More images of the 2019 Moto Guzzi V85 prototype in action have surfaced – and they tell us a lot about the production version of the sexy on-road enduro-styled thumper.


Here’s what looks to be the same as we saw on the sublimely sweet concept V85 Enduro shown at last year’s EICMA show in Milan:

  • The motor is still the air-cooled V-twin which with a capacity of 850cc should kick out somewhere just under 80bhp.
  • The modernly-retro bodywork looks the same as we saw at the show with the bike’s huge front mudguard and twin headlights staying.

But there’s a host of changes that we can see from the spy shots too, many of which are subtle and could easily be overlooked by the casual observer but each bit shows a real attention to detail by Guzzy over its new motorcycle.


Firstly, there’s that motor. One of the great tricks by the range’s designer Miguel Galluzi (the man who invented the Ducati Monster amongst many other great bikes) is that the Guzzi engines are mounted on a type of specialist rubber buffer. This buffer on each of the critical engine points is specially ‘tuned’ so that when the bike’s revs are under 2,000rpm the bike will rock from side to side in a traditional Guzzi motion as each cylinder files – go over 2,000rpm and the system counters the rocking system. That motion disappears and  the bike smooths out, it feels more like you’re riding a four-cylinder motorcycle. Clever stuff. And on the images you can see one of the rubber mounts in place so expect this bike to rock like a Guzzi at low, engine idling type speeds and be super smooth and torquey once you get rolling.

The latest spy shots don’t feature a finished sump but there is a bash plate bolted onto the bottom of the bike, suggesting two things – that the finished bike will have a large, pretty bit of bodywork over the sump like the prototype has and that the bike in the photos are also being used off-road at some point.


Move up to that big beaky mudguard and you can clearly see the large air-intake grill sited on it, just under the headlights. It’s a clever solutionin driving air to the motor’s mouth and the raised fins either side of the intake help direct the cooling stuff on the move. On the rear side of the mudguard are three steps which act as vortices generators to disturb the air as it passes over the back of the bodywork, helping to force more cooling are into the right direction for the motor as well as stabilizing the front of the bike at speed. It’s a similar idea to what you see on the visors of some helmets now.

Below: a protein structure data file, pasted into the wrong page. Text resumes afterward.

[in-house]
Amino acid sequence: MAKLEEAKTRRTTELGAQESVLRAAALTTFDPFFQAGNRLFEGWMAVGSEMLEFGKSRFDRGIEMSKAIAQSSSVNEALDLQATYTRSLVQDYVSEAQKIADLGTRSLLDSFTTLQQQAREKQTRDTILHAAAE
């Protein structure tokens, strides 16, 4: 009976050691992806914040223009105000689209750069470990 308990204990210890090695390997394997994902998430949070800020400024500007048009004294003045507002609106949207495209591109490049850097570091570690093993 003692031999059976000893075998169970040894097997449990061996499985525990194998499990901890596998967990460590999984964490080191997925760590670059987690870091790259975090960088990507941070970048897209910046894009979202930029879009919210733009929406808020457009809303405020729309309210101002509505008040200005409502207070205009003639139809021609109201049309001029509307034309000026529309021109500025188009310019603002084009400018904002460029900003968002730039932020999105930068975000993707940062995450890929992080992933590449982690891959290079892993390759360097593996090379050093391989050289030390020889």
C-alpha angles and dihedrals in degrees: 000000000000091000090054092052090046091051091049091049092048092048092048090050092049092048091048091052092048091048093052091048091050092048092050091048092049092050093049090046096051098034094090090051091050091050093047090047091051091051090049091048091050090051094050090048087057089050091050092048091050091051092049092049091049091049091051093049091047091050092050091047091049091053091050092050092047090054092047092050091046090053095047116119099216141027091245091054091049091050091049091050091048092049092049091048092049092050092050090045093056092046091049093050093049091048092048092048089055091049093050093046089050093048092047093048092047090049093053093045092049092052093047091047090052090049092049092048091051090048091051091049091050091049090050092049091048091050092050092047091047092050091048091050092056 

On the side of the headlights is a bodywork mount fixed in place without anything attached to it. This could be for bodywork to come around the side of the headlights, perhaps for an extension to the windshield top help deflect windblast from the rider. It could still be on the bike for test-measuring devices to be attached to though. We’ve been told that there are some additional bodywork bits to be finalized on the V85 so we think it’s the former.

The screen on the V85 is very different to what we saw on the prototype with the top of the screen itself kept low in the middle and two higher shoulders flaring  up in a dramatic looking way to get rid of head-buffering winds. The screen also has a large scoop pressed into it which runs right up the middle of the unit.

Our spy shots show that the V85’s front brake reservoir is different to the prototype’s but the huge handguards stay the same.

Under the petrol tank you can see that the production bike’s shape is seriously different to the scooped angular loveliness of the prototype and in our photos it’s easy to see why. It’s to do with heat dissipation.

The prototype motorcycle has a series of stick-on thermometers stuck to the top of the bike’s cylinders and the bodywork that surrounds them. In our shots you can see that the most heat is coming directly off the cylinder, naturally, and the underside of the tank is around a fifth cooler than the cylinder’s outer. Nearer the rider’s knee the thermometer there is barely a half of the temperature of the undertank temperature showing how effective at whipping heat away from the rider, the V85’s bodywork already is. By the rider’s right foot the temperature is at half that of the cylinder head and on the exhaust side of the bike a thermometer near the rider’s left ankle sits at around half the temperature of the cylinder head.

The bike’s rear shock is a simple white colour instead of the gold Ohlins unit seen on the prototype and it could be that until the bike is finished in production trim, we can’t be sure what shocks the V85 will end up with. But at the moment, they look like WP items. We can see that the bike in the photos is currently undergoing ride-height adjustments with the shocks on show being reduced in static height by 3mm at this stage of the final round of testing.

There’s no dials on the bike in the photos, it’s an LCD screen with a large surround that juts out from the top to cut down on the amount of sun glare that the rider has to deal with, suggesting that it’s not a colour TFT screen on the bike which are easy to read in direct sun. A mono-version of the screen usually suffers from some element of sun glare. The bike also gets a span-adjustable front brake lever.

The bike’s switchgear (on the right hand side) is very simple to operate with a thumb-controlled up/down switch clearly shown which will let the rider scroll through electronics on the bike.

Guzzi says that it was so impressed with the public’s reaction to the prototype V85 that the new bike will be as close as possible to how the original looked. Expect the final production version to be shown at this year’s EICMA show in November and will go on sale next January.

Tony Carter

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